ABOUT THE AUTHORS
Dr. Murugan Ramalingam is Professor at the Centre for Biomaterials, Cellular & Molecular Theranostics, Vellore Institute of Technology (VIT), India. His current research interests are focused on the development of multiphase biomedical materials; through conventional to nanotechnology to biomimetic approaches, microfabrication and bioprinting, cell patterning, stem cell differentiation, tissue engineering and drug delivery.
Rohin Shyam is a Ph.D scholar at Vellore Institute of Technology conducting his research in 3D bioprinting for vascularised cardiac tissue constructs, microfluidic studies for organ-on-chip COVID-19 disease models, and diagnostic methods to detect COVID-19.
3D Printing to Play Major Role in Mitigating Spread of COVID-19 Say Researchers from VIT
The Severe Acute Respiratory Syndrome Coronavirus (SARS-CoV-2), commonly known as the novel Coronavirus disease (COVID-19) caused an outbreak in pneumonia spreading from the city of Wuhan, in Hubei province, China.  The virus can replicate rapidly and transmit from person-to-person via air droplets or close contact. Recent research has shown that this virus strain belongs to the same family of coronavirus as Severe Acute Respiratory Syndrome and Middle Eastern Respiratory Syndrome, which affected humans in 2002 and 2012 respectively.
The distinct feature of coronavirus is the presence of club-like protrusion called peplomers which give it a crown-like appearance under electron micrography. Furthermore, peplomers on SARS-CoV-2 have an affinity towards a receptor called angiotensin-converting enzyme 2 (ACE2), found on the surface of skin cells, lung cells, and mucous of nose, mouth and eye on which the virus can latch onto and enter the body. ACE2 is known to regulate blood pressure, inflammation, and cell reproduction within multiple organs, especially the lungs. Upon entry into the body, the virus reduces the availability of ACE2 receptor, blocking the reproduction of regenerative cells in organs causing respiratory, gastrointestinal, hepatic, and central nervous system diseases.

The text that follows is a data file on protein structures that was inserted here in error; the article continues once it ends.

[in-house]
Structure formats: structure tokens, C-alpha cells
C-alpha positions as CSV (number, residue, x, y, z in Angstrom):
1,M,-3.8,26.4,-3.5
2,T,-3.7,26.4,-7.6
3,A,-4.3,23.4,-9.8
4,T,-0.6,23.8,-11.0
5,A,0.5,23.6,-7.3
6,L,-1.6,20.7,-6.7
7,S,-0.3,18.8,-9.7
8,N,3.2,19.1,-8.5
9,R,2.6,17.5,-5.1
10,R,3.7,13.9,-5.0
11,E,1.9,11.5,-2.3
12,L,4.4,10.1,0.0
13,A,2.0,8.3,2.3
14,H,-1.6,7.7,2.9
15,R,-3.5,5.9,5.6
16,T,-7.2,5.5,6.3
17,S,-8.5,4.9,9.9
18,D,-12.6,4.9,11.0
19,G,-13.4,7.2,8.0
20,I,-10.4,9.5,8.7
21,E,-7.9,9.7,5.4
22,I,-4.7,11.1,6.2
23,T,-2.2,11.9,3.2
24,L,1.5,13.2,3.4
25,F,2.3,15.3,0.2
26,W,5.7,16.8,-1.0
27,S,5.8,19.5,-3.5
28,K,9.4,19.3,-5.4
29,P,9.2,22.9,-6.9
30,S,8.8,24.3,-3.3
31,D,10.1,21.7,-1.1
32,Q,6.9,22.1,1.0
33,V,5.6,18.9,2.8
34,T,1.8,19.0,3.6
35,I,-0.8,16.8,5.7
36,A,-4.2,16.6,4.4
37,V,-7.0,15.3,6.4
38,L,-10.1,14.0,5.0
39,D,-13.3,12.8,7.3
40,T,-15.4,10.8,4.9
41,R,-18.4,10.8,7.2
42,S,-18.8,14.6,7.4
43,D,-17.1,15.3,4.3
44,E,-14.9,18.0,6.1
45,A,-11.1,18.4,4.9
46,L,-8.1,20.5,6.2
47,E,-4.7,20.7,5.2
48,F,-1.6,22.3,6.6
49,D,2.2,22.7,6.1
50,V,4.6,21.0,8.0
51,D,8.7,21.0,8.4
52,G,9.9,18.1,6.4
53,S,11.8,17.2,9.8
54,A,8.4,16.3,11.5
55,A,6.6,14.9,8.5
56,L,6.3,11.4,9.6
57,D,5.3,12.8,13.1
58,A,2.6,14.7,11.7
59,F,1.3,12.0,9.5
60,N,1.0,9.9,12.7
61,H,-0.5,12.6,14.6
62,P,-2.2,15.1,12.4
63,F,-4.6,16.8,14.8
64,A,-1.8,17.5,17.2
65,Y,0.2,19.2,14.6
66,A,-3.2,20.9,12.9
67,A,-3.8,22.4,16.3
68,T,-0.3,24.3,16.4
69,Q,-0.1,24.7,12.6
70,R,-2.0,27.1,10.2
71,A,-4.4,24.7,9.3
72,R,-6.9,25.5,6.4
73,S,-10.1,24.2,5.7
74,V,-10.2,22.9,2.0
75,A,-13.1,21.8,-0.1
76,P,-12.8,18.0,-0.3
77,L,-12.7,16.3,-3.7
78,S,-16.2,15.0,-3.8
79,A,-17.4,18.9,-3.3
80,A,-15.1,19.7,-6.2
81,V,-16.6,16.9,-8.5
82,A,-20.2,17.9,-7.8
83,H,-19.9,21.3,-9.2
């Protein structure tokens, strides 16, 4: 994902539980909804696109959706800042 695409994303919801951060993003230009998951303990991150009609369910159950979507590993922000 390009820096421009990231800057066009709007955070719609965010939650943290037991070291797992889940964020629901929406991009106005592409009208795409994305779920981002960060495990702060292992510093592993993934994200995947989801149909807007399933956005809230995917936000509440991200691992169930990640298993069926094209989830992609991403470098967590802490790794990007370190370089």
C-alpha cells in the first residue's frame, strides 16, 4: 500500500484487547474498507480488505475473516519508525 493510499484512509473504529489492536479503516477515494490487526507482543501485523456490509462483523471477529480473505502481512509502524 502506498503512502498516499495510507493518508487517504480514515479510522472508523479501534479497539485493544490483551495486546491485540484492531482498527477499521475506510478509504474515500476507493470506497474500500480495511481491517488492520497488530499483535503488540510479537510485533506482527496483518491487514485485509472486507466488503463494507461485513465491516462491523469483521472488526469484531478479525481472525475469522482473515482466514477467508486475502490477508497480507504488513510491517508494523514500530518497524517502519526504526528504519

The virus has turned into a pandemic and has resulted in over two million infections and over 160,000 deaths globally. Hospitals, especially in countries like the United States of America (USA), Spain, and Italy where the virus has had its most severe outbreak, are facing an immediate problem of the lack of ventilation devices required to provide oxygen to patients infected with the disease who have difficulty in breathing. Global and local supply chain has been severely affected due to stringent lockdowns across the world resulting in the inability of medical equipment manufacturing industries to meet the demands under short notice in supplying critical medical products for lifesaving medical equipment such as ventilator and other reanimation devices when they break down.
Three-dimensional (3D) printing can come to the rescue in these circumstances to some extent. 3D printing is an additive manufacturing process that involves the layer-by-layer deposition of materials such as plastics, metals, and ceramics to create intricate objects in 3D space. Due to their versatile and compact nature, a 3D printer can be installed in a matter of minutes at points of care and be ready to meet the demands of the hospitals in a short span of time. Recently, 3D printing company FabLab based in Milan, Italy began printing ventilator valves for a hospital that was unable to get its usual supply from their contracted manufacturer. Another report from the United States of America where a 3D printing manufacturer, FormLabs, is 3D printing nasal swabs required for testing the virus. There is an ongoing demand for 3D CAD files of essential medical equipment that can be printed at any point of care with a 3D printer at their disposal.
Besides the manufacturing of spare parts for medical equipment and critical medical devices used in aiding critically ill patients infected with COVID-19, 3D Printing is capturing the imaginations of additive manufacturers worldwide in providing inventive solutions in an effort to combat this rapidly spreading contagion. Interesting examples include of a company based in The Czech Republic, Prusa3D, which is 3D printing the head mount of face shields, typically used as personal protective equipment for staff dealing with patients diagnosed with the virus and offering the CAD design files without charging a fee enabling printing anywhere in the world on any type of 3D Printer. Prusa3D is currently awaiting approval from the Czech Ministry of Health for verifications, which upon approval, will enable them to print approximately 800 shields per day at a cost of less than $1 per shield.